While Peter is sure of Jesus’ divinity, he is less certain about his own faith, he plunges into stormy water when he tries to walk out to Jesus as he walks on the water.  What I found interesting in the movie was that Jesus called out to Peter by name and Peter followed the calling.  From my understanding, that particular event was not recorded in the Bible, we only read of Peter calling out to Jesus to confirm the identity and steps out of the boat to challenge himself.  The context of this scene and the Scriptures is that Peter grew weak in the stormy water and Jesus needed to save him from drowning and rebuked him for doubting and not having strong enough faith.  We also need to remember in both the good times and the bad times that we have a personal God who loves us, cares for us, and listens to us.  We have a Savior who died for us to live a life overflowing with love, joy, and hope.  Back to Peter, he was the first follower to proclaim that Jesus Christ is the Son of God.  When Jesus heard what Peter declared, he blessed him by proclaiming him as the rock where the Church stands.   With that said, if that same Peter had the ability to doubt Jesus in the flesh, we too will naturally have doubts, and when we begin to doubt that is where the praying needs to go in full force because there is nothing we can say or do to have God love us more or less.

The faith of all the disciples is fully confirmed when Jesus shows that he has power even over life itself by bringing a dead man, Lazarus, back to life.  I loved how the movie demonstrated this event by having Jesus requesting to see the tomb.  Once he arrives with other people, Jesus begins to talk while a bright light surrounds the area and Jesus declares:  “I am the Resurrection and Life.  Believe in me and live.  Believe in me and see the glory of God.”  What amazes me in the part of the Bible is that Jesus could have just said the word and Lazarus would have been raised from the dead.  Jesus decided to go to the tomb personally and give a miniature sermon to the people surrounding him while performing a huge miracle.  Talk about having actions speak loader than words, this was just one of many of those examples. 

The disciples will need the greatest reserves of strength and faith as they move ever closer toward the point of their mission, to Jerusalem, and into direct conflict with the religious and political authorities there.  In the week before Passover, Jerusalem is full of pilgrims celebrating the Israelites’ liberation from slavery in Egypt.  The desire for freedom from their oppressors, the Romans, burns strong.  Now, Jesus makes his entrance riding on a donkey, a declaration that he is the Messiah by fulfilling the prophecy of Zachariah.  Jesus perplexes all in a protest against hypocrisy by turning on the money changers in the Temple.  The selling of animal sacrifices and money exchanging had become a common practice within the Temple.  Jesus flips the tables declaring that God’s house must be kept holy and that it should be used for prayer.  We cannot serve God and money.  We must give to Caesar what is Caesar’s and to God what is God’s.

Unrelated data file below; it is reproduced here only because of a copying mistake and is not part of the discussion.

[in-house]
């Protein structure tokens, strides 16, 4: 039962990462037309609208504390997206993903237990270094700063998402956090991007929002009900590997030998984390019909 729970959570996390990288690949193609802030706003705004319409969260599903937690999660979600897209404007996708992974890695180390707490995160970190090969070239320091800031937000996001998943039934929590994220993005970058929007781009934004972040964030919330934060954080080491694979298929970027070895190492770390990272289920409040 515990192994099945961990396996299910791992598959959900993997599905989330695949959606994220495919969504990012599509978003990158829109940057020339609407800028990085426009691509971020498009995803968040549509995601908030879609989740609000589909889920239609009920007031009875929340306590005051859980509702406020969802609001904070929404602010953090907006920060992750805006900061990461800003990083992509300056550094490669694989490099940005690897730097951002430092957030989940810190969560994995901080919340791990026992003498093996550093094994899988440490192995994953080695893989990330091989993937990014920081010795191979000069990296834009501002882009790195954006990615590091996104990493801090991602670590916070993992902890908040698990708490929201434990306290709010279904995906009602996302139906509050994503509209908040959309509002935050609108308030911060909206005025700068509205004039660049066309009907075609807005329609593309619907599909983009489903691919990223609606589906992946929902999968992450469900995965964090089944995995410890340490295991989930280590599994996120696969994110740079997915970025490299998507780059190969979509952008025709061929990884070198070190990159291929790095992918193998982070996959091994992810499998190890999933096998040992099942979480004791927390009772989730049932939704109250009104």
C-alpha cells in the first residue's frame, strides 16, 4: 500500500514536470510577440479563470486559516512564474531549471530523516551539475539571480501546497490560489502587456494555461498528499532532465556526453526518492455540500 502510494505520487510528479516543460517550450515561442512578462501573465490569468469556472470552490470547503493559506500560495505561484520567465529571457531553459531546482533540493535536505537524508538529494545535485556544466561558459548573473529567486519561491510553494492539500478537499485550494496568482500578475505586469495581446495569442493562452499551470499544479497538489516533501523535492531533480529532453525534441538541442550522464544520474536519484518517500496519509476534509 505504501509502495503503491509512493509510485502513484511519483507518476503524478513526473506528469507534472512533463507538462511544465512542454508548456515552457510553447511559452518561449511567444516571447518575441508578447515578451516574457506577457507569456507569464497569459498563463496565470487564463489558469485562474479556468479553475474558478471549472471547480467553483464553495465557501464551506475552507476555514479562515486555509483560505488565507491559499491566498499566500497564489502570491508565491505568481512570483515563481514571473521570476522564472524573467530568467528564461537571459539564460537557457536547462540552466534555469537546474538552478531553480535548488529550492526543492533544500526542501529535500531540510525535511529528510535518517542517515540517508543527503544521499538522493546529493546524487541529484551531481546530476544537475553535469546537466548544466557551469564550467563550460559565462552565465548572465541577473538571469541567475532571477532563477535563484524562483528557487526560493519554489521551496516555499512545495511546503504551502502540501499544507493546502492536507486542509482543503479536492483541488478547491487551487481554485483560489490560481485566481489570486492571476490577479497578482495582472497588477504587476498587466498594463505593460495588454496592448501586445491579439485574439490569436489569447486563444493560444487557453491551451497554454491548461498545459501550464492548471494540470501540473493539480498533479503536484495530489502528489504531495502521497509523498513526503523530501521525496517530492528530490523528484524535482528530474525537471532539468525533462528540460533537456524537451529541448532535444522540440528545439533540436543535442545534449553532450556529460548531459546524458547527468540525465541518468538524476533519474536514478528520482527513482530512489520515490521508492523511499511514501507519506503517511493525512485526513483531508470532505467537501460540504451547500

Enraged Caiaphas finds a way to get to Jesus, through disciple Judas who is persuaded into betrayal.  The disciples are thrown into turmoil by Jesus’ announcement that their shared supper together will be their last.  Not only will Jesus be killed, but one of their own will betray him.  Judas runs from the scene and Peter receives his own devastating prediction, he too will fall away.  Jesus and the disciples withdraw in prayer to the Garden of Gethsemane.  Jesus asks his most trusted disciples to stay up and pray for the time has come and that the Father’s Will must be done.  Unfortunately, the disciples fall asleep while their savior is suffering through prayer alone in the garden.  Judas and the arresting Temple guards rush in.  Jesus allows himself to be led away and the disciples scatter.  He is tied up and faces trial by the Jewish elders accusing him of blasphemy.  The punishment declared is death.  Caiaphas finds Jesus guilty and the crowd outside is told the verdict where all of the followers felt betrayed.